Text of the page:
Cart (Loading....) | Create Account
Close category search window
 

TLS specification changes

Sign In

Cookies must be enabled to login.After enabling cookies , please use refresh or reload or ctrl+f5 on the browser for the login options.

Formats Non-Member Member
$31 $13
Learn how you can qualify for the best price for this item!
Become an IEEE Member or Subscribe to
IEEE Xplore for exclusive pricing!
close button

puzzle piece

IEEE membership options for an individual and IEEE Xplore subscriptions for an organization offer the most affordable access to essential journal articles, conference papers, standards, eBooks, and eLearning courses.

Learn more about:

IEEE membership

IEEE Xplore subscriptions

1 Author(s)
Gadanayak, S. ; Jataayu Software (P) Ltd., Bangalore, India

The transport layer security (TLS) protocol specification provides privacy and data integrity between two communicating applications. The protocol is composed of two layers: the TLS record protocol and the TLS handshake protocol. The TLS record protocol provides connection security, which is private and reliable. The goals of the TLS protocol are: cryptographic security - TLS should be used to establish a secure connection between two parties; interoperability - independent programmers should be able to develop applications utilizing TLS that will be able to successfully exchange cryptographic parameters without knowledge of one another's code; extensibility - TLS seeks to provide a framework into which new public key and bulk encryption methods can be incorporated as necessary; this will also accomplish two sub-goals: to prevent the need to create a new protocol (and risking the introduction of possible new weaknesses) and to avoid the need to implement an entire new security library; relative efficiency - cryptographic operations, in particular public key related operations, tend to be highly processor intensive. For this reason, the TLS protocol has incorporated an optional session caching scheme to reduce the number of connections that need to be established from scratch, which in turn reduces the network traffic.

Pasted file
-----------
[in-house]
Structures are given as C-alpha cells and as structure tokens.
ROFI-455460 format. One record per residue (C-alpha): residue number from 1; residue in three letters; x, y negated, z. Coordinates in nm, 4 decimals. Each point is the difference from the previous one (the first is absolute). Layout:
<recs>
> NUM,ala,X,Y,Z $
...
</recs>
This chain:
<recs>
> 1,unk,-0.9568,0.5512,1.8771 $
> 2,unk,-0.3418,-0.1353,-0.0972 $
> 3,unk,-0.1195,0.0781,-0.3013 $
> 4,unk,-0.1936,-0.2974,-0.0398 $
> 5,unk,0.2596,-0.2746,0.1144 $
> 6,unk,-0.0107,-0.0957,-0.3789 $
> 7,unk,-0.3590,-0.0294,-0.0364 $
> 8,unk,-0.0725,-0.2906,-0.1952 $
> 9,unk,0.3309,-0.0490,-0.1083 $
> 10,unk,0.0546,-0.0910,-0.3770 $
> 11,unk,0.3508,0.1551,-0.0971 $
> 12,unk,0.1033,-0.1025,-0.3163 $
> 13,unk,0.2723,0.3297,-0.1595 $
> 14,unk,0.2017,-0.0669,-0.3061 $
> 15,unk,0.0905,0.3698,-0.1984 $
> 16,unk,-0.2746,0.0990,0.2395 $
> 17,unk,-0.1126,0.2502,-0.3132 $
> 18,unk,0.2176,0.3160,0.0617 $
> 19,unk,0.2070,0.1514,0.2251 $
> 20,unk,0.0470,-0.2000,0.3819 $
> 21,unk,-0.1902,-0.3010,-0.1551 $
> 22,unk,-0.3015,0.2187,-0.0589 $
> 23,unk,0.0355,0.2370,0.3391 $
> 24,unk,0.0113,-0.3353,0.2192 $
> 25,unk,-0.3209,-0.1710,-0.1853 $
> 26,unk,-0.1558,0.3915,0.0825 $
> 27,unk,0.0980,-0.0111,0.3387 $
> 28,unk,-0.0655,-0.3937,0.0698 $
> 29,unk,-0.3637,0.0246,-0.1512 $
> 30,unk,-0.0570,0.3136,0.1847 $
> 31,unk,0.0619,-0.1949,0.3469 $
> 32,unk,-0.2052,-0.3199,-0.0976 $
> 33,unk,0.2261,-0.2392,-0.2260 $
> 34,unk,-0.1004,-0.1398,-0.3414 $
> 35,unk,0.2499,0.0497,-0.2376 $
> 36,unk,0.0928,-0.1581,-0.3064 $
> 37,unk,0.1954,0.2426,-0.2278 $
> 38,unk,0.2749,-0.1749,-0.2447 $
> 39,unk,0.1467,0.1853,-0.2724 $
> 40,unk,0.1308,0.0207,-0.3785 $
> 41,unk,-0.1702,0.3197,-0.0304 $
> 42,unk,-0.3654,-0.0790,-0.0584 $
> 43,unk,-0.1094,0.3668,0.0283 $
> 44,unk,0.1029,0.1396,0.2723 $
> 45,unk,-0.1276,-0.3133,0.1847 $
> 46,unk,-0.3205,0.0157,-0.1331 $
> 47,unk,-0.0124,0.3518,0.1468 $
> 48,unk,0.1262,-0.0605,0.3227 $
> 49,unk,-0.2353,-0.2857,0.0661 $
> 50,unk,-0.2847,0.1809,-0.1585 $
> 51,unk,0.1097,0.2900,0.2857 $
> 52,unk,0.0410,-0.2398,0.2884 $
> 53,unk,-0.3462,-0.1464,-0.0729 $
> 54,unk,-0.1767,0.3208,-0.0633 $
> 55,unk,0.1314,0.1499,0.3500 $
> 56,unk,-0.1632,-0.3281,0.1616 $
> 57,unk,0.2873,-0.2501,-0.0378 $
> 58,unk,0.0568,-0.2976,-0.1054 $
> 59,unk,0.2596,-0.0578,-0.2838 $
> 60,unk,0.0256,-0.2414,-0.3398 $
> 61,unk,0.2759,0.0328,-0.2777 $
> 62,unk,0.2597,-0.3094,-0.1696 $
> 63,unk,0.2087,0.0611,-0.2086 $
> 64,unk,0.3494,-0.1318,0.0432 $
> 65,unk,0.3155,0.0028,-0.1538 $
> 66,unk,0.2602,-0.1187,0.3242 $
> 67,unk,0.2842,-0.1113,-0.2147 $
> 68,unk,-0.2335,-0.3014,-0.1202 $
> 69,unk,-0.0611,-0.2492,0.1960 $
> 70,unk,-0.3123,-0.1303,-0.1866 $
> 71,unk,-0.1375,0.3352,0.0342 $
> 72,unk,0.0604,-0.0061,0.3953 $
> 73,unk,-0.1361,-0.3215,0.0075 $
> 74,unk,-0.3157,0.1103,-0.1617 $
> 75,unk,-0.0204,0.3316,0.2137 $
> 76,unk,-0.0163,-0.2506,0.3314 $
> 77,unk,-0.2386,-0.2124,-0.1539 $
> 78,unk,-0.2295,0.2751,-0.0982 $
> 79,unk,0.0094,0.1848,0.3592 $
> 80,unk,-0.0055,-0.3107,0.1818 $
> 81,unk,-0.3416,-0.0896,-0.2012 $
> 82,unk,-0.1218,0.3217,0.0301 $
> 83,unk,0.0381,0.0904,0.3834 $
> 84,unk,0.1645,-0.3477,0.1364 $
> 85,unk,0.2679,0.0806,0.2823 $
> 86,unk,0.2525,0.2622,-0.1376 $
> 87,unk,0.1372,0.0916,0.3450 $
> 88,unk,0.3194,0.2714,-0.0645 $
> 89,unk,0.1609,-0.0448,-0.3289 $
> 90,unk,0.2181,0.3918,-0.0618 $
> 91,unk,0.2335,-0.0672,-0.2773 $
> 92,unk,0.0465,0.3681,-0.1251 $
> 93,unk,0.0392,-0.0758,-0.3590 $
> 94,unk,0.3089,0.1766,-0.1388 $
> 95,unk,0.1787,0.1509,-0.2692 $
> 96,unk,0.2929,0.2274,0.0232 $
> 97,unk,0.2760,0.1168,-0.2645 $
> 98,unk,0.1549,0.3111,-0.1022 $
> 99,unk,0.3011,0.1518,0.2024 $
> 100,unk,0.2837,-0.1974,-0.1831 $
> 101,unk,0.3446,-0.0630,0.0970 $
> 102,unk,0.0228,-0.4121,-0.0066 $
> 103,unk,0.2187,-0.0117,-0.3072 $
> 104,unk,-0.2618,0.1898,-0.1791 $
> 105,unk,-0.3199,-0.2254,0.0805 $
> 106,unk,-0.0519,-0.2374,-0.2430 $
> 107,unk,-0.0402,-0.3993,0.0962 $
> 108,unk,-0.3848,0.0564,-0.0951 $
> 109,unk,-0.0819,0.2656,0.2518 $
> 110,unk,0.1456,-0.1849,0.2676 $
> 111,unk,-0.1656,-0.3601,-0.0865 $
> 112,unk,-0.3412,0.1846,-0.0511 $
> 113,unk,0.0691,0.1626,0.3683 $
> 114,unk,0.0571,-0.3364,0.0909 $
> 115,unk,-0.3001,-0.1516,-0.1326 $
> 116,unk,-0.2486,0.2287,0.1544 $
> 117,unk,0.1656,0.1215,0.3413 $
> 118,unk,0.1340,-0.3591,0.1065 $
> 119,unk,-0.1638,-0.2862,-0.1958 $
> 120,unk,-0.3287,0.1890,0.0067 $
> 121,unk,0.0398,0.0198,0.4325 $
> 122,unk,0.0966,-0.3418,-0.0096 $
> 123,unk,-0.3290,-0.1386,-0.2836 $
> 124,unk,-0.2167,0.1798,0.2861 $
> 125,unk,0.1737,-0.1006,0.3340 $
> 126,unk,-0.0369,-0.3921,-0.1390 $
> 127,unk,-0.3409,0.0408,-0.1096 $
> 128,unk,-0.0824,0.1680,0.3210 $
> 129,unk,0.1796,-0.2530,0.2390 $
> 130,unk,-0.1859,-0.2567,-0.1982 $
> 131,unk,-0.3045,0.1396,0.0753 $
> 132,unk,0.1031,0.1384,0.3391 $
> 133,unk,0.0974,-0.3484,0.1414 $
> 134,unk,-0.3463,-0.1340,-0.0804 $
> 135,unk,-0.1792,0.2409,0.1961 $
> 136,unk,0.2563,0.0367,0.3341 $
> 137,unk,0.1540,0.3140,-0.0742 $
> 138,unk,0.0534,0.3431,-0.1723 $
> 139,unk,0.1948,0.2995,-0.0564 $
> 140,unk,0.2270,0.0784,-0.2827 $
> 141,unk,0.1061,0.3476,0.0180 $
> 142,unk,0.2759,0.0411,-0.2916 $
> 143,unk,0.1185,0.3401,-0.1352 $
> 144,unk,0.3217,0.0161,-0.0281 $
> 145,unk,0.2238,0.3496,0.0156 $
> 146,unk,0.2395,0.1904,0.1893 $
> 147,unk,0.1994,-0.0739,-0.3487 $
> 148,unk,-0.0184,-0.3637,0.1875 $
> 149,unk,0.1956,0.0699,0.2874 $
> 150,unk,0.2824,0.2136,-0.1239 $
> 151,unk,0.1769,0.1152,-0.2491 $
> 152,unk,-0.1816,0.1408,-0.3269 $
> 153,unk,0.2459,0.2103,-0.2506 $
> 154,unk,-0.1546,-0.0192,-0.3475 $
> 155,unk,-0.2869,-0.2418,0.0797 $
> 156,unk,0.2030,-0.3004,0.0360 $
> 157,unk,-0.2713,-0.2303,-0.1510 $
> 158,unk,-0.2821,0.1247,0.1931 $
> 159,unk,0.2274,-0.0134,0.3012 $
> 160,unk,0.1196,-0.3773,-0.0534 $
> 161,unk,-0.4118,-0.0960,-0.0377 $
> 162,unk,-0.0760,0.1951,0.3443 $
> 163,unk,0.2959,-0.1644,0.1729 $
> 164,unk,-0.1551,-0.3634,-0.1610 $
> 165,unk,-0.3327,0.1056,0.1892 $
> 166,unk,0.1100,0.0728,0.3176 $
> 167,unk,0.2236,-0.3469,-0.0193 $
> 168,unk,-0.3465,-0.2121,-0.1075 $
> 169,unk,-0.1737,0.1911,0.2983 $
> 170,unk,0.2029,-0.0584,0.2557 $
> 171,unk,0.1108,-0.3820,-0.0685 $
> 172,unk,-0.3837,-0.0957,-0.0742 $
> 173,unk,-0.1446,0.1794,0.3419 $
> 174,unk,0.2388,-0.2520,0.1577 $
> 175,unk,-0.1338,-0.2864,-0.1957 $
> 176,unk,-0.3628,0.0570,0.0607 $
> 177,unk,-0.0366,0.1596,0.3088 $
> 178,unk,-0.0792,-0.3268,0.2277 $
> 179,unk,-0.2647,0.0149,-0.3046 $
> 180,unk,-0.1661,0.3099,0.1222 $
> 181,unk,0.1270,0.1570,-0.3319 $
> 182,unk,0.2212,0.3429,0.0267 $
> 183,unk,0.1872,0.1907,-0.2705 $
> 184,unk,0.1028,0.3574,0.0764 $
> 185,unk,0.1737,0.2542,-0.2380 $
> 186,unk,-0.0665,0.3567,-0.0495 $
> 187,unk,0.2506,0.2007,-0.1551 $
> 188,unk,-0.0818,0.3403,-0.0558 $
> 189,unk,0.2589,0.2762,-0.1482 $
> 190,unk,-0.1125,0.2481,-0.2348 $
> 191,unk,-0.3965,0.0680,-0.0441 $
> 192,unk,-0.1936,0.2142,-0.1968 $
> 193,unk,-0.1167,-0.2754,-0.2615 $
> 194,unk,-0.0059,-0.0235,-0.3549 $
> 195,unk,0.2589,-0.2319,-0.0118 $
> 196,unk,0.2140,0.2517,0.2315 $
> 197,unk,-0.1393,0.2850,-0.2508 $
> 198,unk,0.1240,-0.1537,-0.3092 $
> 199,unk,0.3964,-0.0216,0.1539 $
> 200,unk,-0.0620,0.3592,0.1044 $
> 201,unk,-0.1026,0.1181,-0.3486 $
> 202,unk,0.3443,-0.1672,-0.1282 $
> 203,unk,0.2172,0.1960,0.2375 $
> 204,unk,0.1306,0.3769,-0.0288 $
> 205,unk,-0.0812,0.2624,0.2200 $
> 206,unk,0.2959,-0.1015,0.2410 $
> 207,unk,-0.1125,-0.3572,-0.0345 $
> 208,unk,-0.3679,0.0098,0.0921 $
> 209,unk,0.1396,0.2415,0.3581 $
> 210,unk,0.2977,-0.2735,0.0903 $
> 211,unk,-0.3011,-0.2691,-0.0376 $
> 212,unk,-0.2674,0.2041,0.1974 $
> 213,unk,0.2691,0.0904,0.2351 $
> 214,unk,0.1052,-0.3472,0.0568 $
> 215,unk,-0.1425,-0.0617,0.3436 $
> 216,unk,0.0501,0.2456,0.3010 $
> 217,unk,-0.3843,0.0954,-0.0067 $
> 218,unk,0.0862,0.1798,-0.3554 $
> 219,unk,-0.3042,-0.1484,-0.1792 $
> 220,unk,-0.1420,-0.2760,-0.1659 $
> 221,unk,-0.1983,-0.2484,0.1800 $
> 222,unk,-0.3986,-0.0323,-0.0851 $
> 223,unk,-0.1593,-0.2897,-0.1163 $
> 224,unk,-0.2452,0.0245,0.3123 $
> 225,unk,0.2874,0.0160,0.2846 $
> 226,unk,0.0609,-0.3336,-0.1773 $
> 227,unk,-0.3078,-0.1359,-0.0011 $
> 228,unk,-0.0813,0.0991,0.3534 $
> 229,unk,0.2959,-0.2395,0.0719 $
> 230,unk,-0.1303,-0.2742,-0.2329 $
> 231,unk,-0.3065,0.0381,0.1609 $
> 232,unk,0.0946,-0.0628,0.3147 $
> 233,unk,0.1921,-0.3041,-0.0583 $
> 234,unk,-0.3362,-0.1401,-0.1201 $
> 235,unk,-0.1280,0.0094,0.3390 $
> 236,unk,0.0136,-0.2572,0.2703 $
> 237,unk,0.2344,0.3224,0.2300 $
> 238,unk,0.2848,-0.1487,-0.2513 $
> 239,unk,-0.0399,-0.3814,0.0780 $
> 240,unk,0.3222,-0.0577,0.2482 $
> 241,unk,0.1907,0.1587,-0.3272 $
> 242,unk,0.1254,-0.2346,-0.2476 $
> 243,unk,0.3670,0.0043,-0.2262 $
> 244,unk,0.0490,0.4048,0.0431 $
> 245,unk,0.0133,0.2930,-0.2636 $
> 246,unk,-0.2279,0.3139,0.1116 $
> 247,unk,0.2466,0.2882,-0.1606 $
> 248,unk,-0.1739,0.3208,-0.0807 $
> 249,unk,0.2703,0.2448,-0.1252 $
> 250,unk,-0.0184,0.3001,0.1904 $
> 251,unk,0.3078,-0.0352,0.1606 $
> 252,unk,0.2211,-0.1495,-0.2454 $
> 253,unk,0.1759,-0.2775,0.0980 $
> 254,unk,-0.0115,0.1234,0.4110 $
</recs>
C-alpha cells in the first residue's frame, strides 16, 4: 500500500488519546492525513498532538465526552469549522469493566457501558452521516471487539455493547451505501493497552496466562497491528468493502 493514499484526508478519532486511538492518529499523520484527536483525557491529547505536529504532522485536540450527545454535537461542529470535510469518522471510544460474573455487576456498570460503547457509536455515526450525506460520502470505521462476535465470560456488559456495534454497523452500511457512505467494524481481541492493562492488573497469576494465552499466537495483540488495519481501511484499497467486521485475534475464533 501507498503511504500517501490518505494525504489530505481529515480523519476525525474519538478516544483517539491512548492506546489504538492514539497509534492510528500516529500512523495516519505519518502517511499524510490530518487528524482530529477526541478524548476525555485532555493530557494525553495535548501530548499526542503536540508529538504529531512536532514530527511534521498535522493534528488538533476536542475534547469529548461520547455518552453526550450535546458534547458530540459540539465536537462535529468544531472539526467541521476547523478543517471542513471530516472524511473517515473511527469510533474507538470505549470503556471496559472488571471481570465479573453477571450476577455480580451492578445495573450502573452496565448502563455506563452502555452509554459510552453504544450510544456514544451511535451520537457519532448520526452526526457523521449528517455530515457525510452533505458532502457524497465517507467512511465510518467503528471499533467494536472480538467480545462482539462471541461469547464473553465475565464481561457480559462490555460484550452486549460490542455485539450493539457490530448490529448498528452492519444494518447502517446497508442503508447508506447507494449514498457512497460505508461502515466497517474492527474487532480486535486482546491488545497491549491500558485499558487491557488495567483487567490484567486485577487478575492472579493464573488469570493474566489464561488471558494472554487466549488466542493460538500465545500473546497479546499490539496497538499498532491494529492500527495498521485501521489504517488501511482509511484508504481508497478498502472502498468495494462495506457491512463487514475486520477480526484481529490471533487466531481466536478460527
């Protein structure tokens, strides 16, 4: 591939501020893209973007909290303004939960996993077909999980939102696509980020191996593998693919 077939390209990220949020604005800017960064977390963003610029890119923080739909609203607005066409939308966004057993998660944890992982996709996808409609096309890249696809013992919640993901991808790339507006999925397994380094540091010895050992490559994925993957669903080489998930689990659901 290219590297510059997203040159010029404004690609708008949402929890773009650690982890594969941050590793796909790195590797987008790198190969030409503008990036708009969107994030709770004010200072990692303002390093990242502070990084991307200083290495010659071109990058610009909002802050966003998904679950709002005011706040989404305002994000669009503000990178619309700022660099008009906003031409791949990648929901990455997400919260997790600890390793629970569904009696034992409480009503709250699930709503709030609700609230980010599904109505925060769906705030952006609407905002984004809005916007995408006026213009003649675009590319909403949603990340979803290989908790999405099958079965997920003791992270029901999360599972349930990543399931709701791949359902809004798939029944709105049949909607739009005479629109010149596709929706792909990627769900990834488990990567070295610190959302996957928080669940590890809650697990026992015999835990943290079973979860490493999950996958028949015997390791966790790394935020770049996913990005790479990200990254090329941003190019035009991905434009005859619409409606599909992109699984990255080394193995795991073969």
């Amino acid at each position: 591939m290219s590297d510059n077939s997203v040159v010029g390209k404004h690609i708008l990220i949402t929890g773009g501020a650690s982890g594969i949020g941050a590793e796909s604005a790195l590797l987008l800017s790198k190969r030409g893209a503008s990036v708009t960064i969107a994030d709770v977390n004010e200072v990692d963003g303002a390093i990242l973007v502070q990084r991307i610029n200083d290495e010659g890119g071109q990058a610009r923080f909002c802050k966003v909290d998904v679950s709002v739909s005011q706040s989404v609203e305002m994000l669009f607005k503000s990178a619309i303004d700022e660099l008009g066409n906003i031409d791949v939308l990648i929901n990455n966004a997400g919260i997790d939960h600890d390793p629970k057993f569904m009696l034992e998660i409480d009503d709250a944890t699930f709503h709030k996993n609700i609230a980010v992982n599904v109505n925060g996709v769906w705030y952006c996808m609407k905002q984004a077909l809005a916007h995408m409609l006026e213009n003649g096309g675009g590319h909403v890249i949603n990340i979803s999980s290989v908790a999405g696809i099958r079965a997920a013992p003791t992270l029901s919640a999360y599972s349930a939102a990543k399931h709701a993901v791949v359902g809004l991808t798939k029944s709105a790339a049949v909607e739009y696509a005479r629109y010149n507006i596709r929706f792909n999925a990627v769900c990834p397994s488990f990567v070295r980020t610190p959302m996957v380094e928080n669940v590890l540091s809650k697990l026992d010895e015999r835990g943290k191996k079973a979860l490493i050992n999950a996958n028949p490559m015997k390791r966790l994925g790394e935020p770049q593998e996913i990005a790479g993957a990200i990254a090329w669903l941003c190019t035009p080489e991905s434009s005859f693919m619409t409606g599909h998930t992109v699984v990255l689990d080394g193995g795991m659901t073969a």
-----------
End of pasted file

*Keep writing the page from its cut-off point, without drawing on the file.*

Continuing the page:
Published in:

Personal Wireless Communications, 2005. ICPWC 2005. 2005 IEEE International Conference on

Date of Conference:

23-25 Jan. 2005

Need Help?


IEEE Advancing Technology for Humanity About IEEE Xplore | Contact | Help | Terms of Use | Nondiscrimination Policy | Site Map | Privacy & Opting Out of Cookies

A not-for-profit organization, IEEE is the world's largest professional association for the advancement of technology.
© Copyright 2014 IEEE - All rights reserved. Use of this web site signifies your agreement to the terms and conditions.